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Thread: Sequence

  1. #1
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    Sequence

    For an increasing sequence of natural numbers $\displaystyle a_1,\ a_2,\ a_3,\ \ldots$ it holds that $\displaystyle a_{(a_k)}=3k$, where $\displaystyle k$ is also natural number.
    Find out value of $\displaystyle a_{100}$ and $\displaystyle a_{2010}$.

    I've really no idea how to solve this. Thanks in advance.
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  2. #2
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    $\displaystyle a_n=3^n$ perhaps?
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  3. #3
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    Quote Originally Posted by fhactor View Post
    For an increasing sequence of natural numbers $\displaystyle a_1,\ a_2,\ a_3,\ \ldots$ it holds that $\displaystyle a_{(a_k)}=3k$, where $\displaystyle k$ is also natural number.
    Find out value of $\displaystyle a_{100}$ and $\displaystyle a_{2010}$.

    I've really no idea how to solve this. Thanks in advance.
    [I'm sure we have had this problem here previously, but I can't locate it.]

    To start you off, let $\displaystyle a_1=n$. Then $\displaystyle a_n = a_{a_1}=3\times1 = 3$. But the sequence is increasing, and $\displaystyle 1<n$, so it follows that $\displaystyle a_1<a_n$. In other words, $\displaystyle n<3$. Therefore the only possibility is that $\displaystyle n=2$.

    Thus $\displaystyle a_1=2$ and $\displaystyle a_2=3$. Therefore $\displaystyle a_3 = 3\times2=6$, and $\displaystyle a_6 = 3\times3=9$. But if $\displaystyle a_3=6$ and $\displaystyle a_6 = 9$ then $\displaystyle a_4$ and $\displaystyle a_5$ have to fit in between 6 and 9 (because the sequence is increasing). The only way that can happen is if $\displaystyle a_4=7$ and $\displaystyle a_5=8$.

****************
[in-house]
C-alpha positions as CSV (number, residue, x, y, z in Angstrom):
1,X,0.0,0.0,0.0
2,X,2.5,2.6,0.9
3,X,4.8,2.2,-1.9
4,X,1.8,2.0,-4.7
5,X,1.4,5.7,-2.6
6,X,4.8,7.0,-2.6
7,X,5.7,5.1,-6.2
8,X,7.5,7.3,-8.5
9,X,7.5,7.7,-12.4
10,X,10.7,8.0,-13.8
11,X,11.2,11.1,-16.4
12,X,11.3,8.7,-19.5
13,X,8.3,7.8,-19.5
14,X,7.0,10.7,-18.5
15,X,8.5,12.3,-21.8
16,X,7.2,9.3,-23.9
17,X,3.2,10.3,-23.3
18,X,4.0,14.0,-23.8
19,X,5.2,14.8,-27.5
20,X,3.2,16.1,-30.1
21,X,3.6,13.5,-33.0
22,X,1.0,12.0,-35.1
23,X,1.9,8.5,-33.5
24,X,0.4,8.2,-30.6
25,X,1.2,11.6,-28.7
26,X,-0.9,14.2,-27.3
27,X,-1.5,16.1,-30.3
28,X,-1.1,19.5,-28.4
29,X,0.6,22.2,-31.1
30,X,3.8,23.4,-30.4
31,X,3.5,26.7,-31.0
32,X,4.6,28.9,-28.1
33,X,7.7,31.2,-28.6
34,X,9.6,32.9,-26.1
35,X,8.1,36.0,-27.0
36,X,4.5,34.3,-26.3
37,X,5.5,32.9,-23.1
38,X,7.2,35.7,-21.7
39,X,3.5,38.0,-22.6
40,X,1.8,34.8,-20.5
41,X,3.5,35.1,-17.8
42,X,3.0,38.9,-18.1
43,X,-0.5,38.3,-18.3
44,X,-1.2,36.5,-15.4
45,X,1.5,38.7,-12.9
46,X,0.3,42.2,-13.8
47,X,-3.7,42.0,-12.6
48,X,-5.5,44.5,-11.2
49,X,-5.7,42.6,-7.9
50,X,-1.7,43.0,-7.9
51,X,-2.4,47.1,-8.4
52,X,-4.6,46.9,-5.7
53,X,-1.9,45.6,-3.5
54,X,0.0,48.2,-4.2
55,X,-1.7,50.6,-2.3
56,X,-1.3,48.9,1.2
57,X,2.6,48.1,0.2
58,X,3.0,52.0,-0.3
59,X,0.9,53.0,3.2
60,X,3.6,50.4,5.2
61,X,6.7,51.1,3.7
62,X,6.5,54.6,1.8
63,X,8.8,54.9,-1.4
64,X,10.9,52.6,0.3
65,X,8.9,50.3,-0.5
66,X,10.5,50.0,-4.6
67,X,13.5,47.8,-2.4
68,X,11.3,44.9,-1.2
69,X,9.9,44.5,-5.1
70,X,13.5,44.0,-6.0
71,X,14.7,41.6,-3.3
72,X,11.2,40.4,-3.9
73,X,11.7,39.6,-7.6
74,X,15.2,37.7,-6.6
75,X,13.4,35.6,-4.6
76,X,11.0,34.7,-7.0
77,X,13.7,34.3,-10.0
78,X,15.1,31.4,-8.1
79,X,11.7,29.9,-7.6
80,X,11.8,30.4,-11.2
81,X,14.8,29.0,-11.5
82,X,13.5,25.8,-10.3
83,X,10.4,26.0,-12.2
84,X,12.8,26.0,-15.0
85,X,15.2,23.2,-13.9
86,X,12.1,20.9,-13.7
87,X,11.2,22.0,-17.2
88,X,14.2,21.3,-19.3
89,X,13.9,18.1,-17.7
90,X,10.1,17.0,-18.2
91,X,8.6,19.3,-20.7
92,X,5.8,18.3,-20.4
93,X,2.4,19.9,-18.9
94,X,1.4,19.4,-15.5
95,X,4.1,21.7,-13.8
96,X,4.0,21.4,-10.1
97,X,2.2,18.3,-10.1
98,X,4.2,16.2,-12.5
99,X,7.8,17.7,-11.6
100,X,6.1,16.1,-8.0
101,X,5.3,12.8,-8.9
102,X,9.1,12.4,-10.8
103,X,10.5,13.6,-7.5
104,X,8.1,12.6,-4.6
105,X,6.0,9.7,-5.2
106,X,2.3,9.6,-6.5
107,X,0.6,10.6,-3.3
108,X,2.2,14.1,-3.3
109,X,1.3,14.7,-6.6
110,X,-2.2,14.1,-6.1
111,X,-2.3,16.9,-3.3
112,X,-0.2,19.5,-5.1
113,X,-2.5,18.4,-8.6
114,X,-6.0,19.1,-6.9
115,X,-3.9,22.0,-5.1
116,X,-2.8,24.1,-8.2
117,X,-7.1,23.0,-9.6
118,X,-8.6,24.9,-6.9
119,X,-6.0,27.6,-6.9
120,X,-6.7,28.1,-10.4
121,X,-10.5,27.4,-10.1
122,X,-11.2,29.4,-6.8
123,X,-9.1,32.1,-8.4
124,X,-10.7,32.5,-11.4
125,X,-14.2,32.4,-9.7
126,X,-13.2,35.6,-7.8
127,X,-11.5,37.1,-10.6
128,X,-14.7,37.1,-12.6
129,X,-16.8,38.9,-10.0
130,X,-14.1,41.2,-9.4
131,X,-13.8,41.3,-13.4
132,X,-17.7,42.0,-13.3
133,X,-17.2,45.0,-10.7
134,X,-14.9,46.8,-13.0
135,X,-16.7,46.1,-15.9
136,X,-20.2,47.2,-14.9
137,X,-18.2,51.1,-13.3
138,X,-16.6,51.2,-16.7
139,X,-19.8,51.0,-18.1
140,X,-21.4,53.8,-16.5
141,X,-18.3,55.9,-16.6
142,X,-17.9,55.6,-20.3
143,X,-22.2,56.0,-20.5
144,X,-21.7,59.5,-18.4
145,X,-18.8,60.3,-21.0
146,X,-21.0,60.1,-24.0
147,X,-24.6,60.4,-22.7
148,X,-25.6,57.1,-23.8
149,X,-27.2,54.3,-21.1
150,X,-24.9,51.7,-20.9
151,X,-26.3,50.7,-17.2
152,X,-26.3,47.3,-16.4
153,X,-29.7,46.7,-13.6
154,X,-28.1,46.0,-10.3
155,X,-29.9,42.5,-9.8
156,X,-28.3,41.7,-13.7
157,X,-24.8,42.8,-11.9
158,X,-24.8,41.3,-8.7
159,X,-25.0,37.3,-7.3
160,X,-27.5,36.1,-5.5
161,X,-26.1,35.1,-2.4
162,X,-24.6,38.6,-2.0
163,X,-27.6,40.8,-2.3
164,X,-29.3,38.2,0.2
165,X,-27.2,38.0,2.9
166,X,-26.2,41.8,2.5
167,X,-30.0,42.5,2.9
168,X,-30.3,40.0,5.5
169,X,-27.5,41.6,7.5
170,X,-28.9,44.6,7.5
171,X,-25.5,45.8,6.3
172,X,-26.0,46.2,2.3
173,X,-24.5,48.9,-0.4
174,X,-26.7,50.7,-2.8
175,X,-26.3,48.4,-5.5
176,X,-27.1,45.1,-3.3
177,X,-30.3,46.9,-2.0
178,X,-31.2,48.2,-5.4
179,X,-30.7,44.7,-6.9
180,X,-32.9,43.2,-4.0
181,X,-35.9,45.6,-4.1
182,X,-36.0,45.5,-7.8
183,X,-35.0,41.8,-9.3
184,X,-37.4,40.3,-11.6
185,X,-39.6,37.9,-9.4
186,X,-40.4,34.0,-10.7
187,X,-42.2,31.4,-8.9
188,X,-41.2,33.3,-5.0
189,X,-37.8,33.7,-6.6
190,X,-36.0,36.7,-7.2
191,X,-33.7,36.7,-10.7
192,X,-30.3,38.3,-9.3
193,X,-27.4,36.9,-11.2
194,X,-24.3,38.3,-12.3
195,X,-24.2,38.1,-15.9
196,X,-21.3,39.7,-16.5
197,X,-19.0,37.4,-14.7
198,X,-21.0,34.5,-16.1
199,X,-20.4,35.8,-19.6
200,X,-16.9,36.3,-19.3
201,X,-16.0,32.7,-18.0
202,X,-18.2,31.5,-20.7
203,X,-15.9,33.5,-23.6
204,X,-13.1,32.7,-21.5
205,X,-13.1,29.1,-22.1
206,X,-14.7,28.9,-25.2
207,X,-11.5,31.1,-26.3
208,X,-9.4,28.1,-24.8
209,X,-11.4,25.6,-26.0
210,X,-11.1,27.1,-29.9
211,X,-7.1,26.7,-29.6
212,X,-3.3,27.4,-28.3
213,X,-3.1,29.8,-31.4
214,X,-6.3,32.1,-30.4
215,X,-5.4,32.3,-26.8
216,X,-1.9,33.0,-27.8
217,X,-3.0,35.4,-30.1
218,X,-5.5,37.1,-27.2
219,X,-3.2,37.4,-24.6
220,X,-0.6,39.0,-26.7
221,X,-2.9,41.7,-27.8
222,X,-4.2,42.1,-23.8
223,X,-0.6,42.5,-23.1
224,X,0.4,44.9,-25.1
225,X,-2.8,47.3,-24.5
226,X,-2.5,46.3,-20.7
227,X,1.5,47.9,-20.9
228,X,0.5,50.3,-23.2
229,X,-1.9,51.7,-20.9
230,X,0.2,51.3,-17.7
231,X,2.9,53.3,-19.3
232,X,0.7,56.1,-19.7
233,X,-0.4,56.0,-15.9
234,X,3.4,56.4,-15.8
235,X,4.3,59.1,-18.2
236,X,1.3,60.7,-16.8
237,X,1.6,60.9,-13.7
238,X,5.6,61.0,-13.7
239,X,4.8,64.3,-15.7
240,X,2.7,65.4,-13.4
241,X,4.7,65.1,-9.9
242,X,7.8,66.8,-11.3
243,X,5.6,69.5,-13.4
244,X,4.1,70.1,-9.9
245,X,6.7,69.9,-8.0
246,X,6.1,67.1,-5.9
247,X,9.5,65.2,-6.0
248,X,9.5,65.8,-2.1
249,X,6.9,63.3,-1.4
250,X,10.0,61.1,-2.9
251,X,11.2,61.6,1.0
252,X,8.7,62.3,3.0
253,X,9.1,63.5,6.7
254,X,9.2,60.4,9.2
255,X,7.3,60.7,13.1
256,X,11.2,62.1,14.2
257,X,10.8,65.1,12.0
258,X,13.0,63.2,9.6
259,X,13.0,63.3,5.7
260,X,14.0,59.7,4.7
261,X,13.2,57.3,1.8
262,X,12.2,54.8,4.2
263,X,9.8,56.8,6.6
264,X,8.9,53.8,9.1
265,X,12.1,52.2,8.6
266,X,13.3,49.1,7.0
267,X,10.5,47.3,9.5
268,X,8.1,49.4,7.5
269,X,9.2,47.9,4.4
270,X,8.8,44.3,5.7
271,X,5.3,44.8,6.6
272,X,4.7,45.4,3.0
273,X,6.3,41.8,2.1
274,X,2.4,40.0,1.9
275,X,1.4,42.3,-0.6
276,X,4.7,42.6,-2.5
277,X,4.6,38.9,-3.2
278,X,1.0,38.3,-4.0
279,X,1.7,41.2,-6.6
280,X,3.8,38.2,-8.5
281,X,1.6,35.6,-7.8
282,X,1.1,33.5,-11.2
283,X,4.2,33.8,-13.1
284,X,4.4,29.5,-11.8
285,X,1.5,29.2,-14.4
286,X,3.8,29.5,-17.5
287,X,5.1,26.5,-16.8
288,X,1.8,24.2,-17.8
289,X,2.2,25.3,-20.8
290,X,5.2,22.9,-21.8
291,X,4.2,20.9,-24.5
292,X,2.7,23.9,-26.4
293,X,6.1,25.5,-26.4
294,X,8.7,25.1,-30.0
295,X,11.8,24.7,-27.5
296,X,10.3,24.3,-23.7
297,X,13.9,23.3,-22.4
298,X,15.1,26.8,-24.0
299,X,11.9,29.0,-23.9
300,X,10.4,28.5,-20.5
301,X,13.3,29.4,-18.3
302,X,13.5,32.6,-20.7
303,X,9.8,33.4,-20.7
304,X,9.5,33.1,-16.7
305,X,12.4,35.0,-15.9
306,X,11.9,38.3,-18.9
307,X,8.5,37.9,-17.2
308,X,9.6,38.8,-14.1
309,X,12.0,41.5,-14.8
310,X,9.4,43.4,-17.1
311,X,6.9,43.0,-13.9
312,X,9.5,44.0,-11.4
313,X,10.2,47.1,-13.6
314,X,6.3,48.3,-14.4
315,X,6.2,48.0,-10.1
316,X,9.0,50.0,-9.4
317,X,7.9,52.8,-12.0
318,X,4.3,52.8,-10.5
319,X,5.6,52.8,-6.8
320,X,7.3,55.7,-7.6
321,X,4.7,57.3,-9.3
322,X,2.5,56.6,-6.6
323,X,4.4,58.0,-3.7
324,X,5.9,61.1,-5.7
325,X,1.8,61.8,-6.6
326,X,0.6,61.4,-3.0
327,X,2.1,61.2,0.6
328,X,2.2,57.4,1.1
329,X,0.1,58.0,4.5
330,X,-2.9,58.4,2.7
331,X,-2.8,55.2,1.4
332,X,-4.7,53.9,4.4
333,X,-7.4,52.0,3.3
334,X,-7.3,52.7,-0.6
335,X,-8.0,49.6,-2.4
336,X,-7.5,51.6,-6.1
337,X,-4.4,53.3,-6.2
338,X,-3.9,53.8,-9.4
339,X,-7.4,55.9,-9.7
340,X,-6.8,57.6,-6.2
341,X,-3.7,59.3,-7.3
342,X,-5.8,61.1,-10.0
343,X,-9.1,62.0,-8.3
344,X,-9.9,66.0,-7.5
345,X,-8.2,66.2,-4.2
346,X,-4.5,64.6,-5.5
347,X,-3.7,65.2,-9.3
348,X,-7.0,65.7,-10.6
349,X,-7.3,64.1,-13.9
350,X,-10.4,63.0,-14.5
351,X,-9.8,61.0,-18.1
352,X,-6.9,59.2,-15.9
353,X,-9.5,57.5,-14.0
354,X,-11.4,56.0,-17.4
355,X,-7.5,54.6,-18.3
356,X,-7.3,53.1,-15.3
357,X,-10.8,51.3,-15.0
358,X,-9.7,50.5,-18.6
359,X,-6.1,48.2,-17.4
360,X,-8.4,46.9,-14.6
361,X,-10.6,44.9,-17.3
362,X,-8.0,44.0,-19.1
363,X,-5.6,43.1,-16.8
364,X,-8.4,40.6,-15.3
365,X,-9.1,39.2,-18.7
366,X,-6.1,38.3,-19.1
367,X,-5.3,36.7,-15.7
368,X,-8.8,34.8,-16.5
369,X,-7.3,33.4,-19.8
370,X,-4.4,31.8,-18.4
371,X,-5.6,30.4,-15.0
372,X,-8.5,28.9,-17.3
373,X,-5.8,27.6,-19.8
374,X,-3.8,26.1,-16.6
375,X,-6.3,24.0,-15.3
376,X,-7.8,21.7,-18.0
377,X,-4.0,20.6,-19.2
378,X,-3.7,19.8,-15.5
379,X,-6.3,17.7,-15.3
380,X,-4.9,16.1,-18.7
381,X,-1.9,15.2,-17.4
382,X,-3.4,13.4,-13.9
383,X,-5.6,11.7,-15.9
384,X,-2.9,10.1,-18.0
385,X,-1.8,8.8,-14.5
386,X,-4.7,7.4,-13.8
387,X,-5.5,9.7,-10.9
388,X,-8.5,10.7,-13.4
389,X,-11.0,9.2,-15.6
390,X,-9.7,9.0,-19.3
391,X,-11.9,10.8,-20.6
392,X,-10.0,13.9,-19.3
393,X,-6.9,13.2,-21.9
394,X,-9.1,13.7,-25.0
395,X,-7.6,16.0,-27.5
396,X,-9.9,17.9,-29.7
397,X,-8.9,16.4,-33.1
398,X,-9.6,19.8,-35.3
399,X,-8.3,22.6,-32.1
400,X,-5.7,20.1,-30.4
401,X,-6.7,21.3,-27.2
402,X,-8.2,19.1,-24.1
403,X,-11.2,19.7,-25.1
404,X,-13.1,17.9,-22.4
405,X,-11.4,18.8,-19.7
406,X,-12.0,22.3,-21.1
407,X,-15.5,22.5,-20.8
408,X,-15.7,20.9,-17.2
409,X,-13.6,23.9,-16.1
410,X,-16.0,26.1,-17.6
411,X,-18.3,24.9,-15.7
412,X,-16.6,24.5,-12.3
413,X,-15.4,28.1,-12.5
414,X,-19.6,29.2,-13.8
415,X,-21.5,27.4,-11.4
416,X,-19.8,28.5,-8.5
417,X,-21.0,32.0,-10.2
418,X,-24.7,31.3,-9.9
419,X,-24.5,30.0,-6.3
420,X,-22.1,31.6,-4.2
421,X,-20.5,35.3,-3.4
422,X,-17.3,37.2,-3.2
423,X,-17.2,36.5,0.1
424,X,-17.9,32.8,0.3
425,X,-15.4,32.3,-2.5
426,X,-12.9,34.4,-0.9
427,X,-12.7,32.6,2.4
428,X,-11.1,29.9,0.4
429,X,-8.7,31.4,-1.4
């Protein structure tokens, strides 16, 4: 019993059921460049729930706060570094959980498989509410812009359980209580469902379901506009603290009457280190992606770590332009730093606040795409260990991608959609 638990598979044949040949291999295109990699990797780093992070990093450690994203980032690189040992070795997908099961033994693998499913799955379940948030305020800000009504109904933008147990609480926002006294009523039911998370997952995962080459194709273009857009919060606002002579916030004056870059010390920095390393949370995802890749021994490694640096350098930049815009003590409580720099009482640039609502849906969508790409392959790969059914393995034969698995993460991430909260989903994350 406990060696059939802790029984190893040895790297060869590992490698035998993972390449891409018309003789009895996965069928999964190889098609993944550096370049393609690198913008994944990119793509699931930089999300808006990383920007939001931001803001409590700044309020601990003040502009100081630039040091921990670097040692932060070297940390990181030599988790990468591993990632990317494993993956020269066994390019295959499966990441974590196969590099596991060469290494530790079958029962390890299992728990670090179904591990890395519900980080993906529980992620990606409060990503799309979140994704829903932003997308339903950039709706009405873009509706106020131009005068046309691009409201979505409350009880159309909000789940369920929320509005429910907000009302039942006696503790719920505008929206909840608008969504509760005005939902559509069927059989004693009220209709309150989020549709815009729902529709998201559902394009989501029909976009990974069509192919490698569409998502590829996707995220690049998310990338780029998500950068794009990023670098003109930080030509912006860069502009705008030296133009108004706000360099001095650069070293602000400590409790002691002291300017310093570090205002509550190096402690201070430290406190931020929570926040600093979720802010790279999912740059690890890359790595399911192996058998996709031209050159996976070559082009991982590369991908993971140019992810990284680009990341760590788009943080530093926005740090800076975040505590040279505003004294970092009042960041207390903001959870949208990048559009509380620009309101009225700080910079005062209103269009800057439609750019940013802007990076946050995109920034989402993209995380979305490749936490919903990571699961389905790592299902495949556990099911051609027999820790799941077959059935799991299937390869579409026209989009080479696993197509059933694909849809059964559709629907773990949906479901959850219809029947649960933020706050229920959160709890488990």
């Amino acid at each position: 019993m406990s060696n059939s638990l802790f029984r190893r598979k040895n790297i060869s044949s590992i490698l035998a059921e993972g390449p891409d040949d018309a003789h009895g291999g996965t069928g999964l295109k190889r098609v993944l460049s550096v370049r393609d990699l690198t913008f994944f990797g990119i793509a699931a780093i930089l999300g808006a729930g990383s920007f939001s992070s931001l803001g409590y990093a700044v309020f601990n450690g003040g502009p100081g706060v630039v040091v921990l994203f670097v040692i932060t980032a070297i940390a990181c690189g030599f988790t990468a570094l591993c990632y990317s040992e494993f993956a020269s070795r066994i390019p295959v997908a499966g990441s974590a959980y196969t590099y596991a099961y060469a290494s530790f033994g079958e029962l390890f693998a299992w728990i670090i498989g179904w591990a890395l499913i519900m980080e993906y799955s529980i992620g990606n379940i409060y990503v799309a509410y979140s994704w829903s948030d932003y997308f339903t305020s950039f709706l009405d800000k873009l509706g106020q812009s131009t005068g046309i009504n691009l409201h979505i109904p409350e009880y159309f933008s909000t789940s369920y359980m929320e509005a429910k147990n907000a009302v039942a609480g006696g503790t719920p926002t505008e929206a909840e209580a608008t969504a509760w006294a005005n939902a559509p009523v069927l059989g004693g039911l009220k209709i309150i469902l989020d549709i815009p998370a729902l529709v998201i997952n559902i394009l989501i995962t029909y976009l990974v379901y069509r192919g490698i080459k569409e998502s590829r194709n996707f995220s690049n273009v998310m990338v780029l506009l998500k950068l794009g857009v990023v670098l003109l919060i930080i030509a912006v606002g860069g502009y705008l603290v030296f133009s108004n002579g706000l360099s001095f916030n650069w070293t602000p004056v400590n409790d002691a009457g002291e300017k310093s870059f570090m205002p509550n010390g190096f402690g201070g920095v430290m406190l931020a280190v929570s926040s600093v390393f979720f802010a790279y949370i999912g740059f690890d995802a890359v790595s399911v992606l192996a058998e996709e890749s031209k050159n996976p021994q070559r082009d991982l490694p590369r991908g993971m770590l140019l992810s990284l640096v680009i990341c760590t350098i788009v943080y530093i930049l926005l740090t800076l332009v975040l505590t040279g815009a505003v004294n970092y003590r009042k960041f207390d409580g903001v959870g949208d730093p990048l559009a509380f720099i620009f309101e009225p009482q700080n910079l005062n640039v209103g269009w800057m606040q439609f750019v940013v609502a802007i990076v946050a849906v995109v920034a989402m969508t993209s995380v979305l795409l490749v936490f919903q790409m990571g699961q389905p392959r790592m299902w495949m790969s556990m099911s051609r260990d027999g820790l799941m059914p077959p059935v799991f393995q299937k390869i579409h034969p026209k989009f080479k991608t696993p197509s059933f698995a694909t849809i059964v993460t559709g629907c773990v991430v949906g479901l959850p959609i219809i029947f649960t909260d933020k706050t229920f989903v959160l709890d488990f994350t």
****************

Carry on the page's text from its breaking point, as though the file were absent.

Continue exploring in that way, using the facts that $\displaystyle a_{(a_k)}=3k$ and that the sequence is increasing. You will find that $\displaystyle a_k$ is uniquely determined for each $\displaystyle k$. After a while, a pattern should emerge, which will enable you to predict $\displaystyle a_{100}$ and $\displaystyle a_{2010}.$
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    Quote Originally Posted by Opalg View Post
    [I'm sure we have had this problem here previously, but I can't locate it.]

    To start you off, let $\displaystyle a_1=n$. Then $\displaystyle a_n = a_{a_1}=3\times1 = 3$. But the sequence is increasing, and $\displaystyle 1<n$, so it follows that $\displaystyle a_1<a_n$. In other words, $\displaystyle n<3$. Therefore the only possibility is that $\displaystyle n=2$.

    Thus $\displaystyle a_1=2$ and $\displaystyle a_2=3$. Therefore $\displaystyle a_3 = 3\times2=6$, and $\displaystyle a_6 = 3\times3=9$. But if $\displaystyle a_3=6$ and $\displaystyle a_6 = 9$ then $\displaystyle a_4$ and $\displaystyle a_5$ have to fit in between 6 and 9 (because the sequence is increasing). The only way that can happen is if $\displaystyle a_4=7$ and $\displaystyle a_5=8$.

    Continue exploring in that way, using the facts that $\displaystyle a_{(a_k)}=3k$ and that the sequence is increasing. You will find that $\displaystyle a_k$ is uniquely determined for each $\displaystyle k$. After a while, a pattern should emerge, which will enable you to predict $\displaystyle a_{100}$ and $\displaystyle a_{2010}.$
    Cool, thanks for help, I am on it.
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  5. #5
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    I believe I got it.
    $\displaystyle a_9=18$, $\displaystyle a_{27}=54$, $\displaystyle a_{81}=162$, so $\displaystyle a_{100}$ should be $\displaystyle 181$.
    $\displaystyle a_{729}=1458$, $\displaystyle a_{1458}=2187$, so $\displaystyle a_{2010}=2187+(2010-1458) \cdot 3=3843$.

    True or false?
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